Nerd word of the day: parsimony.
In common usage (as if any usage of a word like that is really “common”), parsimony means the quality of being stingy or cheap. We campus ministers consider it a virtue.
But in a more specific sense, parsimony denotes economy of explanation. It’s a word often used in conjunction with Occam’s razor, a philosophical tool used to carve out the simplest explanation among many hypotheses. According to Occam’s razor—or the law of parsimony—the hypothesis that makes the fewest assumptions toward its solution should be given priority.
Sound complicated? It really isn’t. The fancy words simply mean that we’re most likely to discover truth by pursuing the simplest path toward it.
Occam’s razor is like the Pirates’ Code: it isn’t a law so much as it is a guiding principle. But it has wide application, from science to theology to math to carpentry. And more often than not, it works.
Prayer is no exception.
Much of my adult Christian life has been punctuated by a struggle with prayer. I’ve read books that offer methods for praying, and others that decry such technological approaches. I’ve tried to define it through research and through observation. I’ve asked a lot of questions and not come up with too many answers.
More than that, I’ve found the act of praying itself very difficult, especially when I approach the subject without a guide. My own extemporaneous prayers tend to be a garble of platitudes and shopping lists. How on earth can I ever expect to be made perfect in love when I can’t even get off the starting line in terms of prayer?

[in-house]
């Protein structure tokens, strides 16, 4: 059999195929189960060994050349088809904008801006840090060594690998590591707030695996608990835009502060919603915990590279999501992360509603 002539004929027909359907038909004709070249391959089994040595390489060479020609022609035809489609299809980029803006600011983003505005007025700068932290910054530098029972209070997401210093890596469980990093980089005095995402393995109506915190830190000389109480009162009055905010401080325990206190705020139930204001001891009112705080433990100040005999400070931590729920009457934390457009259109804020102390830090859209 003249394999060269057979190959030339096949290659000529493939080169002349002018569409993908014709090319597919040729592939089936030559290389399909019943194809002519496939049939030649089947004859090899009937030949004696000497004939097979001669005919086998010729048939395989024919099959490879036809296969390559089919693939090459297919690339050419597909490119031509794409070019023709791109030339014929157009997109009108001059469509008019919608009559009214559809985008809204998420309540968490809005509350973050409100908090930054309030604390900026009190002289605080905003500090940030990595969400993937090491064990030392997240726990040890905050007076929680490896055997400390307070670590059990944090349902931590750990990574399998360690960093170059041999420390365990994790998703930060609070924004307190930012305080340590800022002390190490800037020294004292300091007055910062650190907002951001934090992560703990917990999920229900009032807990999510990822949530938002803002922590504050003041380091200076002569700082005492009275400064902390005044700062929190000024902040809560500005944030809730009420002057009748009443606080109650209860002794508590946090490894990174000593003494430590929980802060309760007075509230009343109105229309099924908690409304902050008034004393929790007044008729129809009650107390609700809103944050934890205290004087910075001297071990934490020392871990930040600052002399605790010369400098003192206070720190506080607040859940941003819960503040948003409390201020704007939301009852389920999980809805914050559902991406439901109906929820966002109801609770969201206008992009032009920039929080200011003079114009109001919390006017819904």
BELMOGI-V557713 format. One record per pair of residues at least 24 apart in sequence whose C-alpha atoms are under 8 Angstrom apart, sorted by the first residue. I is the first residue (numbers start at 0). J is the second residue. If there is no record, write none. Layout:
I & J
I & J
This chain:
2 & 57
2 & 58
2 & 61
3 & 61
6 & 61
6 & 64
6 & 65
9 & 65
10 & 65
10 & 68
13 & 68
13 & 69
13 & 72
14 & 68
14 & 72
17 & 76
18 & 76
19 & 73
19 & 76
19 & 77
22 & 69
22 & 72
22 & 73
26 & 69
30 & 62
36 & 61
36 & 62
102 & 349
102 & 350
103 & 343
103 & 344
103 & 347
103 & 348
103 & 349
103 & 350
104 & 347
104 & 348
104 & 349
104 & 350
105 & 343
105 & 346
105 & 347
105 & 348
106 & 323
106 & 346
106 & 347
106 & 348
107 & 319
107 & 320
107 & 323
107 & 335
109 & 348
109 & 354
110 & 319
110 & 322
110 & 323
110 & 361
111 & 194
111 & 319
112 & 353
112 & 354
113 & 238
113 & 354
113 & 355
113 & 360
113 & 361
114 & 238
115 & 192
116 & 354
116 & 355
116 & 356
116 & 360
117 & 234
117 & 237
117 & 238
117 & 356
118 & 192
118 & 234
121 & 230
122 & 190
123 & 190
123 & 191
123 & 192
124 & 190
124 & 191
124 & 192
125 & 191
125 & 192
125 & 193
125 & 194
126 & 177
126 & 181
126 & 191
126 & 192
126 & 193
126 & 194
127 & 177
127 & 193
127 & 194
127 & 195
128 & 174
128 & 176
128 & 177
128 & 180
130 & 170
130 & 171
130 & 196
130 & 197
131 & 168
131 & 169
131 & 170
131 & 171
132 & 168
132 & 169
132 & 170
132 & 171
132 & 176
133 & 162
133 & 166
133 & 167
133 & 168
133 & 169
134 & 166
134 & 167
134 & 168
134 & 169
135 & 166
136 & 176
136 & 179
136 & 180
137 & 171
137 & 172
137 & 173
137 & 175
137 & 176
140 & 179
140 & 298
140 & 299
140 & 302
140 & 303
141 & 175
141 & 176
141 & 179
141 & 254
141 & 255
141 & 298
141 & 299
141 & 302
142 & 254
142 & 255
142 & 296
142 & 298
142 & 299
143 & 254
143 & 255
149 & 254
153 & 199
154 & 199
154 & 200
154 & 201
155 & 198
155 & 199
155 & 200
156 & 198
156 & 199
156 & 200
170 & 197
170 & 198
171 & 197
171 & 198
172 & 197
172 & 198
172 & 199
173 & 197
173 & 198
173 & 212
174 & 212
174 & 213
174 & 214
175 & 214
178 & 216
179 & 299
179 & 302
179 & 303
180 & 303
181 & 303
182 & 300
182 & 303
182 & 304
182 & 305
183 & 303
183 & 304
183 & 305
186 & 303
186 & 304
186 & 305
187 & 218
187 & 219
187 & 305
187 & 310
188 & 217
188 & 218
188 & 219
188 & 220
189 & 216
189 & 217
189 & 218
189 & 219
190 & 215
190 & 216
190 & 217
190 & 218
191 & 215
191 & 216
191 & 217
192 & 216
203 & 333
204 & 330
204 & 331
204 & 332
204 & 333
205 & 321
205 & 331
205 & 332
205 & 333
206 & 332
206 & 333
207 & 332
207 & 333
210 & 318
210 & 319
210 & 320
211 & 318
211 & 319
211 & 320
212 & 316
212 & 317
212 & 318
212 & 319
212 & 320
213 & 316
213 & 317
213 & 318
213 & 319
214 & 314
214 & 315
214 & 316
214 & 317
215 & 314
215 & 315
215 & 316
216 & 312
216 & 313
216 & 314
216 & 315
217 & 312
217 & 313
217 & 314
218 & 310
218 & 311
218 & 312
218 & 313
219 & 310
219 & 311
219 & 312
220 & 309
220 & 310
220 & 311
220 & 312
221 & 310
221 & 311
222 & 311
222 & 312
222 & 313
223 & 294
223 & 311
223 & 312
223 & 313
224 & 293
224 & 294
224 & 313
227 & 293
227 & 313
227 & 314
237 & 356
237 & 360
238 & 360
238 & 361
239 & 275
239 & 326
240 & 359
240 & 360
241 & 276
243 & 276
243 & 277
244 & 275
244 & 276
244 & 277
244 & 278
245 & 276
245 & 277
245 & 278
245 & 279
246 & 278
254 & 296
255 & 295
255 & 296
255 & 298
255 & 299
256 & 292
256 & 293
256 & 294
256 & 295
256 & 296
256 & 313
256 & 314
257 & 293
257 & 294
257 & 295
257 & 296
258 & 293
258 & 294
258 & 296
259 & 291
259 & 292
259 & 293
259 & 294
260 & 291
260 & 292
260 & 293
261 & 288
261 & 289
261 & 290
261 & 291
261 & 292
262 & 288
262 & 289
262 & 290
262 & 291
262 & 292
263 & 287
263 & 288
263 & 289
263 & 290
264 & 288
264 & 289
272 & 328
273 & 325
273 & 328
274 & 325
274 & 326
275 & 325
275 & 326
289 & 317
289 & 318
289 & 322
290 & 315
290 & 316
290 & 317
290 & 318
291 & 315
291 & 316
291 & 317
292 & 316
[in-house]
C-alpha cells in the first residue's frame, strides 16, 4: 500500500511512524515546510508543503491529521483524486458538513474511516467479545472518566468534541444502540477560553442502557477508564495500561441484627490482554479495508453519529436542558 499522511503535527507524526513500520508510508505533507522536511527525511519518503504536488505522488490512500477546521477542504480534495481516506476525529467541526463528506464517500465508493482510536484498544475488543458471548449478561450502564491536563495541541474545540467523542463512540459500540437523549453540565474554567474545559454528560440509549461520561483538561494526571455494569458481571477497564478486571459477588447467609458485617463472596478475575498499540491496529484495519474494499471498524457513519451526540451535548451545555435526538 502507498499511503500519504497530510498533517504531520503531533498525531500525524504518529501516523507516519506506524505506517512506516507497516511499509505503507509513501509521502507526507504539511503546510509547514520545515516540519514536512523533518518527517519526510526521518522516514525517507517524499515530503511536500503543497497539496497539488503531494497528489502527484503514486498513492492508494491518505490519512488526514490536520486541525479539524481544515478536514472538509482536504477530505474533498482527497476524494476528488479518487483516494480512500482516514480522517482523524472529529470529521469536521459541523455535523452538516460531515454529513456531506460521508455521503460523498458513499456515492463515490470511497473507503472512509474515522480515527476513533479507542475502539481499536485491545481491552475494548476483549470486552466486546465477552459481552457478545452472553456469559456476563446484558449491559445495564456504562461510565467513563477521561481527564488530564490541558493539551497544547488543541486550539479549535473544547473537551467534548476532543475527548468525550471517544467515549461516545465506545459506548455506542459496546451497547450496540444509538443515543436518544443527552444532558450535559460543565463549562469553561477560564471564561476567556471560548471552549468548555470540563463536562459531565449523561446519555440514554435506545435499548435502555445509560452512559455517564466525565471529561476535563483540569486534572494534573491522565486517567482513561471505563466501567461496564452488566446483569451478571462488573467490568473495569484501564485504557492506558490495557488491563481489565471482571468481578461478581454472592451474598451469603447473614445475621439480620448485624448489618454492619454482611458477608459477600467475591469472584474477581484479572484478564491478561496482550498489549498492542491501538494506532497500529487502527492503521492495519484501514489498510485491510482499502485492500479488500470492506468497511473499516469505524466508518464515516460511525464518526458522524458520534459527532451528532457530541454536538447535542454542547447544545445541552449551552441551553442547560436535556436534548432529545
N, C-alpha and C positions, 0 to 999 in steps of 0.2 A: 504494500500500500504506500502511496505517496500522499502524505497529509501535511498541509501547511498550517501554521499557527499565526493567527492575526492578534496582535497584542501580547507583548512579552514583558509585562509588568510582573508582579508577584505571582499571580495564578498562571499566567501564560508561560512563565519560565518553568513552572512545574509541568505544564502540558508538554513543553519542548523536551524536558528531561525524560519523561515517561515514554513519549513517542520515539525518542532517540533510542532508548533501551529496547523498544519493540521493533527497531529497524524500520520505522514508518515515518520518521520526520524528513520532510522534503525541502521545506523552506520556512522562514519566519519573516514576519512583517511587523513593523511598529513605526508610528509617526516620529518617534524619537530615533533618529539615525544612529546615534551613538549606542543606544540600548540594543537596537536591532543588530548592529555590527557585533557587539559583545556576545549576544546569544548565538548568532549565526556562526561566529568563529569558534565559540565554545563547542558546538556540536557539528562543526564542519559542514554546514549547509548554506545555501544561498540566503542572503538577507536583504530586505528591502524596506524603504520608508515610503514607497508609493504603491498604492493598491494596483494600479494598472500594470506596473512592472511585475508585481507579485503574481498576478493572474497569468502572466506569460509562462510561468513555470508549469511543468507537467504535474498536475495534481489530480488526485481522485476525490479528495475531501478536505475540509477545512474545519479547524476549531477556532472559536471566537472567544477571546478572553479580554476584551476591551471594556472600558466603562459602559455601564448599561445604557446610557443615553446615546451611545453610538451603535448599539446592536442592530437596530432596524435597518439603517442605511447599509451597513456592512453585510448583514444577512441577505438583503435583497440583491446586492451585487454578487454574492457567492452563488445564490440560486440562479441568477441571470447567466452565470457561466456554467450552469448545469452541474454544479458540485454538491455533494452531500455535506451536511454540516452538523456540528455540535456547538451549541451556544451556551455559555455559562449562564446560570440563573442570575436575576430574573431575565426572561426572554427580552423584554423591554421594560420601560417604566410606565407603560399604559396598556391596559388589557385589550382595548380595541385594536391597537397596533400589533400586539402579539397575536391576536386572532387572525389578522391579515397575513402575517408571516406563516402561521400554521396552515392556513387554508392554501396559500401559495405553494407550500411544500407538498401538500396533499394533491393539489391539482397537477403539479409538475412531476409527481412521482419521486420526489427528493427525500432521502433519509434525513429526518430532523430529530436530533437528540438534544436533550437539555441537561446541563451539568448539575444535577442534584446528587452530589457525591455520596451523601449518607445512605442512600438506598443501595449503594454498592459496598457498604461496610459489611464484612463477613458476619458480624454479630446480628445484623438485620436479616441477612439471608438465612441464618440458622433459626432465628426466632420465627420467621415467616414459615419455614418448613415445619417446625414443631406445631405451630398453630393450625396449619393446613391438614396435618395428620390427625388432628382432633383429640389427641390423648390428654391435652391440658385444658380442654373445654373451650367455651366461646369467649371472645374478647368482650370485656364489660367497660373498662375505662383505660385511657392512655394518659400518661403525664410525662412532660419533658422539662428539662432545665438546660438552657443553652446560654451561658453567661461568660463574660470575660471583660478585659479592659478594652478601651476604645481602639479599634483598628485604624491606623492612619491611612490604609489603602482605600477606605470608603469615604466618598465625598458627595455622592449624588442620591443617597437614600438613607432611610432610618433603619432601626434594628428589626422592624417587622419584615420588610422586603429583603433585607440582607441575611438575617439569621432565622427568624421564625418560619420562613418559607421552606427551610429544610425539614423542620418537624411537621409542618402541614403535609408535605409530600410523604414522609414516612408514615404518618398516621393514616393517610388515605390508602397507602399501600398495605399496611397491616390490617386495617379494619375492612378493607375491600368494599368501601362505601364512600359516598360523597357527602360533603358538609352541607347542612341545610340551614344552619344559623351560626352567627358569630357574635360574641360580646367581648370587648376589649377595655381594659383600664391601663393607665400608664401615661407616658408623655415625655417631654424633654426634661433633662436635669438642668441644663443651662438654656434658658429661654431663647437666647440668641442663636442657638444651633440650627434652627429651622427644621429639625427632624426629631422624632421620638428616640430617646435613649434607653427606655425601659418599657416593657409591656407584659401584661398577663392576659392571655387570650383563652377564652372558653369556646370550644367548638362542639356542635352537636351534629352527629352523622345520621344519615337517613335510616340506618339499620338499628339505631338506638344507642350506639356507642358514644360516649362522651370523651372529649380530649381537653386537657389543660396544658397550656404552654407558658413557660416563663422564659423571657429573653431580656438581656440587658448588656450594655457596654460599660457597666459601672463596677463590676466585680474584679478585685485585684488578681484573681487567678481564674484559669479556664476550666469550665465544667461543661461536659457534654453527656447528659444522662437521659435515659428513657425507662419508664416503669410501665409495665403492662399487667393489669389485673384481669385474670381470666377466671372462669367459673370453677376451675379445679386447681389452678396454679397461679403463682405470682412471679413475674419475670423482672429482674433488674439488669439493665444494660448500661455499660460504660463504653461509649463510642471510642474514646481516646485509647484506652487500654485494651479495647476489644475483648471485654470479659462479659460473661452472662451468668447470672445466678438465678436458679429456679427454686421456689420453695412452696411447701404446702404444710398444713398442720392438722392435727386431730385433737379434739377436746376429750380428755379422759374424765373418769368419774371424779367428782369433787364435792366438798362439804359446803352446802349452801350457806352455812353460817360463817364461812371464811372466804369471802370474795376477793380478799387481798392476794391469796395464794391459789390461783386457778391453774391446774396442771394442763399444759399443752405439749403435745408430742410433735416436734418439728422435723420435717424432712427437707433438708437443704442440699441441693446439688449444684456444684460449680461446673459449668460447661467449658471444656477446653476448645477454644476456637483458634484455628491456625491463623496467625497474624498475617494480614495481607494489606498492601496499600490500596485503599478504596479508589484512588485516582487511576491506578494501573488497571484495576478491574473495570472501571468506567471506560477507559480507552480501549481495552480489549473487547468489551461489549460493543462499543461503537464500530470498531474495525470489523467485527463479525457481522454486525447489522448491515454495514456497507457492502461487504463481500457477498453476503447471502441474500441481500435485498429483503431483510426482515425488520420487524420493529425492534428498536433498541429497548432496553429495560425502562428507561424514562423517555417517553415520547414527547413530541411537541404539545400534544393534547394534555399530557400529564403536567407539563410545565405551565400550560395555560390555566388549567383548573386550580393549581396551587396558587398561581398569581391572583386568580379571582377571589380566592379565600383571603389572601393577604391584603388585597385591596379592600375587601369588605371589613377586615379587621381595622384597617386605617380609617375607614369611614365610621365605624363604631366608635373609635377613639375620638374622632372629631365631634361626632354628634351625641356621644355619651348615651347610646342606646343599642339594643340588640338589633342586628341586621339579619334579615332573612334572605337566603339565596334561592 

Lately, however, I’ve remembered again what I’ve always known to be true, even though I ignore it: that simple prayer is the best kind.
My latest renewal came thanks in part to the youth at our church. As part of a retreat weekend I helped chaperone, they gave me a prayer bracelet. Over the course of about fifteen minutes, it leads me through some of the simplest of prayers, most often the Lord’s Prayer and the “Jesus prayer” of the Eastern Orthodox Church: “Lord Jesus Christ, Son of God, have mercy on me, a sinner.”
Perhaps those formulaic prayers don’t have the same passionate cries of extemporaneous prayers; they certainly don’t convey passion in any of the normal American forms. But they remind me of a few key things.
Prayer is about openness to God, not about giving orders.
The divine connection in prayer happens independent of my emotional state.
The more complicated I make prayer, the greater the likelihood that I will get in my own way.
Simple prayer is often the best prayer. Thank God for the CUMC youth’s prayer bracelet, and for Occam’s reminder.